Structural ideology is common ground for neurodiversity, the social model of disability, intersectionality, and equity literate education.
For me, to be progressive is to get structural. Contemporary progressive education—such as Timeless Learning (selected quotes)—is distinguished by structural ideology and systems thinking. Personalized learning, to be something more than just a new behaviorism for monetizing kids, requires structural ideology and equity literacy.
- A Change of Frame: From Deficit Ideology to Structural Ideology
- Design is Tested at the Edges: Intersectionality, The Social Model of Disability, and Design for Real Life
- Equity Literate Education: Fix Injustice, Not Kids
- Mindset Marketing, Behaviorism, and Deficit Ideology
- Tech Regrets, Structural Ideology, and the Addiction Metaphor
- Tech Regrets and The Ethics of Ed-tech
- When Grit Isn’t Enough
- Inspiration Porn, Mindset Marketing, and Deficit Ideology
- We don’t need your mindset marketing.
- Cambridge Analytica, Mindset Marketing, and Behaviorism
- The Pipeline Problem and the Meritocracy Myth
- Free, life-changing, and available to everyone. Provide freedom to those who deal with a world that’s built to be hostile toward them.
With this in mind, my purpose is to argue that when it comes to issues surrounding poverty and economic justice the preparation of teachers must be first and foremost an ideological endeavour, focused on adjusting fundamental understandings not only about educational outcome disparities but also about poverty itself. I will argue that it is only through the cultivation of what I call a structural ideology of poverty and economic justice that teachers become equity literate (Gorski 2013), capable of imagining the sorts of solutions that pose a genuine threat to the existence of class inequity in their classrooms and schools.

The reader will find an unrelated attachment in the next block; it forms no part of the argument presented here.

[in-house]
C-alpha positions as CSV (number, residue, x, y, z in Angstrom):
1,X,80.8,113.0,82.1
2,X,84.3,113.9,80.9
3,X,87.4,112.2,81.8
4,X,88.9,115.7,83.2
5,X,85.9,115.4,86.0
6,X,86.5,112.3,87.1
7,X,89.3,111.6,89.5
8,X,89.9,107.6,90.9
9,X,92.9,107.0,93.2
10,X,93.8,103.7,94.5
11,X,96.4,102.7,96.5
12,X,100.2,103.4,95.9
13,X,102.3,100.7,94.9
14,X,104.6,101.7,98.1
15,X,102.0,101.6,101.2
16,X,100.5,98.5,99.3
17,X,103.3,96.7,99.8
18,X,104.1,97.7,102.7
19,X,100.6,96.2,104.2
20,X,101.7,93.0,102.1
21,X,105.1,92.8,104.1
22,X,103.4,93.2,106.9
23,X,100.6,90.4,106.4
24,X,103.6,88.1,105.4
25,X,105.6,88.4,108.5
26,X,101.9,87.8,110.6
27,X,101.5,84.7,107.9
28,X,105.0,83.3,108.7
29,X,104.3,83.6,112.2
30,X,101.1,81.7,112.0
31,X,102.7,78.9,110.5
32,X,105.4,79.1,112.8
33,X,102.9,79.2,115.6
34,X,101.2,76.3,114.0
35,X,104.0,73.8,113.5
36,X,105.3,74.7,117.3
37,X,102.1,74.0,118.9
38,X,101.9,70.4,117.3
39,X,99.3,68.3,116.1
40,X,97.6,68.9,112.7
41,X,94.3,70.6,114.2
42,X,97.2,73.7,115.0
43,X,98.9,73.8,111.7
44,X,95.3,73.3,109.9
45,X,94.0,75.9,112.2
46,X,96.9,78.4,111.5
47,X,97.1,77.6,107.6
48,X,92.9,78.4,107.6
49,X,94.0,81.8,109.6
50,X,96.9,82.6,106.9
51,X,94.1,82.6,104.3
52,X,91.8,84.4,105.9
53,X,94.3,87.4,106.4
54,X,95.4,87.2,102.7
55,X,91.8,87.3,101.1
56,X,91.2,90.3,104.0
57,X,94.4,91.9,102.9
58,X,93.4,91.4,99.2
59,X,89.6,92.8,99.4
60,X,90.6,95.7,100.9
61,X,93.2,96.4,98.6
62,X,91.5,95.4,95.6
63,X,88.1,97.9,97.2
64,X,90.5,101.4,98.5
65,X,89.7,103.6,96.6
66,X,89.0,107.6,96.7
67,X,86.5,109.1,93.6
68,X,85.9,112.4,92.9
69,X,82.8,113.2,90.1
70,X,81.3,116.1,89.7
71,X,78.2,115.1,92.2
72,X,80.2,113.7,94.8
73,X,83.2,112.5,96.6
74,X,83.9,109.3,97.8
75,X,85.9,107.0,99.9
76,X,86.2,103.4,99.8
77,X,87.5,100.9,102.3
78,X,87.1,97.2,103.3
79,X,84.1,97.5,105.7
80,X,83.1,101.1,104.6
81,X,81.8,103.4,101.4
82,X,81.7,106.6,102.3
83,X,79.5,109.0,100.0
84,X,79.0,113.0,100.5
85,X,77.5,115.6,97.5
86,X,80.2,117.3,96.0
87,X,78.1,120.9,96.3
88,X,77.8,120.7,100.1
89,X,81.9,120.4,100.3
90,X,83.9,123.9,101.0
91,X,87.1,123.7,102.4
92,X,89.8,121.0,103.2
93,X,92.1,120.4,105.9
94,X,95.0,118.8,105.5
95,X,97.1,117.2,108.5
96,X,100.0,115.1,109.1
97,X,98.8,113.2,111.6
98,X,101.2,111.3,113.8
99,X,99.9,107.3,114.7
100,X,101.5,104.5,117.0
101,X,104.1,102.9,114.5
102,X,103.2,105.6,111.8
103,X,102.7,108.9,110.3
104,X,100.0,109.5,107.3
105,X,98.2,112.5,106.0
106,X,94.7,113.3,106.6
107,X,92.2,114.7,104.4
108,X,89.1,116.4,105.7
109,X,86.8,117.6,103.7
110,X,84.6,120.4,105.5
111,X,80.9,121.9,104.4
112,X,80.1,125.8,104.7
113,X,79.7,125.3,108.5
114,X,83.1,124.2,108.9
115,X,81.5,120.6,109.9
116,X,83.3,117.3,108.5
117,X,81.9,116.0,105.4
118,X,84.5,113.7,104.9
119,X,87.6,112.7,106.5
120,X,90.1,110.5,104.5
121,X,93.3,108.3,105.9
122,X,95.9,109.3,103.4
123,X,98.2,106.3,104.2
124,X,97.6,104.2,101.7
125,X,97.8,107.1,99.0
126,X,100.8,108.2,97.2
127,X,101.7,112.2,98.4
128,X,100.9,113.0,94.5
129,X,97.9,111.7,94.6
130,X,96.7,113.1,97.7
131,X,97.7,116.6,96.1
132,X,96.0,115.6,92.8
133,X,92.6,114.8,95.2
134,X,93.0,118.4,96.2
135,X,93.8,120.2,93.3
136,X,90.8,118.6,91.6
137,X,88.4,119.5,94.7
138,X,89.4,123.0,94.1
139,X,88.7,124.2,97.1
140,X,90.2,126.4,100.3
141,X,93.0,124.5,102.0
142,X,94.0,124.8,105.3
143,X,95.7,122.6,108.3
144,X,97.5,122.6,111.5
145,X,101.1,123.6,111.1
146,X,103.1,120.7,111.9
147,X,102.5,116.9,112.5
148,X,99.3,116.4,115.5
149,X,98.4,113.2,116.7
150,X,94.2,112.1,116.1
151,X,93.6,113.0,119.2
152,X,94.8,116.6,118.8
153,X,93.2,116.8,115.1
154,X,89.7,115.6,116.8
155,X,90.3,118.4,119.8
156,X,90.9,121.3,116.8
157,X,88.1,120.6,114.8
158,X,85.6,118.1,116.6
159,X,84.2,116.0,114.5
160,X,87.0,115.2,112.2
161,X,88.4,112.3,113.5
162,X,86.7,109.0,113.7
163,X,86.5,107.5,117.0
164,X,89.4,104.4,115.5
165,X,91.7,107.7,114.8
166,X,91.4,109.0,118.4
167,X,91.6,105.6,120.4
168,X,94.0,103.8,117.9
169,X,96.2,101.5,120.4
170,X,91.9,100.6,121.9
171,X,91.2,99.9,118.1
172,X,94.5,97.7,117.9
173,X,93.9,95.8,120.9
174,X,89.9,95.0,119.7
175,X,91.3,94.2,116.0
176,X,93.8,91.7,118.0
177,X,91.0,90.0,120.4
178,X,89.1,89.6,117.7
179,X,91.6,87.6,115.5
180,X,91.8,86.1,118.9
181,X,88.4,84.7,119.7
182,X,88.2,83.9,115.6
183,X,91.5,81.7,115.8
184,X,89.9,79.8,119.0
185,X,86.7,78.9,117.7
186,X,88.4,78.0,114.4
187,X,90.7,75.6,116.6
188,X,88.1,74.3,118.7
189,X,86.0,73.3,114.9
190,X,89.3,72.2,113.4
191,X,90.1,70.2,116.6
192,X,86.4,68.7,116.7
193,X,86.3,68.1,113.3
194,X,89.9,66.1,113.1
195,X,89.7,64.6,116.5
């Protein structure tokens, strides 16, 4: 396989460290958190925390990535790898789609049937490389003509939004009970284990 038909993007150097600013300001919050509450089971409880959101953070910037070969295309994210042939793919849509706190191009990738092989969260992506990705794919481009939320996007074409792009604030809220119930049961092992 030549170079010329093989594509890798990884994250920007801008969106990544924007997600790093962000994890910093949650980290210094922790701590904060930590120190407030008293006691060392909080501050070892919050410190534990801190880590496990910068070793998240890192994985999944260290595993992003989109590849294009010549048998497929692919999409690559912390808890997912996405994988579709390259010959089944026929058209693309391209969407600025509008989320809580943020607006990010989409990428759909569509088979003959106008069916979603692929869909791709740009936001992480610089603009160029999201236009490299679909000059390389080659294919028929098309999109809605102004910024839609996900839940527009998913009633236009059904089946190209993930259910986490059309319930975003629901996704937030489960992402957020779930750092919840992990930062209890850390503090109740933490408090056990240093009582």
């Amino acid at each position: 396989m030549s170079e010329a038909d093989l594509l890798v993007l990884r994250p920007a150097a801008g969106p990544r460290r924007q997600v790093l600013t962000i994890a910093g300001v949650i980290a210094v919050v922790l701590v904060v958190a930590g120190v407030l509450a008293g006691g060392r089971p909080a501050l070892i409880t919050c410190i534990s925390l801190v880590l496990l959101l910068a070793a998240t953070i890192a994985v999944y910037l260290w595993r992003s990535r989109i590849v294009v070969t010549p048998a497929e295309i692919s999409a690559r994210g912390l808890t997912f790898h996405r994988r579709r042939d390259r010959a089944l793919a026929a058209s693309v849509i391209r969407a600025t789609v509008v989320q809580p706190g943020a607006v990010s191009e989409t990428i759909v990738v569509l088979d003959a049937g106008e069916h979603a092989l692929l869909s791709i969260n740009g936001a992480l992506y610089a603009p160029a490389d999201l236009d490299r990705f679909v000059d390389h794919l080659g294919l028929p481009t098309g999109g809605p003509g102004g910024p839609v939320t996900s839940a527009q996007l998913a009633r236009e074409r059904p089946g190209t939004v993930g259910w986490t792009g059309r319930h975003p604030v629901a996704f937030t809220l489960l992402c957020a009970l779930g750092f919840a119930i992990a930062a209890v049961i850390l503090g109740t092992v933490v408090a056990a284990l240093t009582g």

Source: Poverty and the ideological imperative: a call to unhook from deficit and grit ideology and to strive for structural ideology in teacher education
The Direct Confrontation Principle: There is no path to equity that does not involve a direct confrontation with inequity. There is no path to racial equity that does not involve a direct confrontation with interpersonal, institutional, and structural racism. “Equity” approaches that fail to directly confront inequity play a significant role in sustaining inequity.
The “Poverty of Culture” Principle: Inequities are primarily power and privilege problems, not primarily cultural problems. Equity requires power and privilege solutions, not just cultural solutions. Frameworks that attend to diversity purely in vague cultural terms, like the “culture of poverty,” are no threat to inequity.
The Prioritization Principle: Each policy and practice decision should be examined through the question, “How will this impact the most marginalized members of our community?” Equity is about prioritizing their interests.
The “Fix Injustice, Not Kids” Principle: Educational outcome disparities are not the result of deficiencies in marginalized communities’ cultures, mindsets, or grittiness, but rather of inequities. Equity initiatives focus, not on fixing marginalized people, but on fixing the conditions that marginalize people.
Source: Basic Principles for Equity Literacy
In the U.S., we have become so accepting of the fact that poverty is not a symptom of a grossly unequal economy, or the result of numerous systemic failures, or the product of years of trickle-down economics, but instead, that the only thing standing between a poor person and the life of their dreams is their own decisions, their own choices, and their own failures.
Source: If You’ve Never Lived In Poverty, Stop Telling Poor People What To Do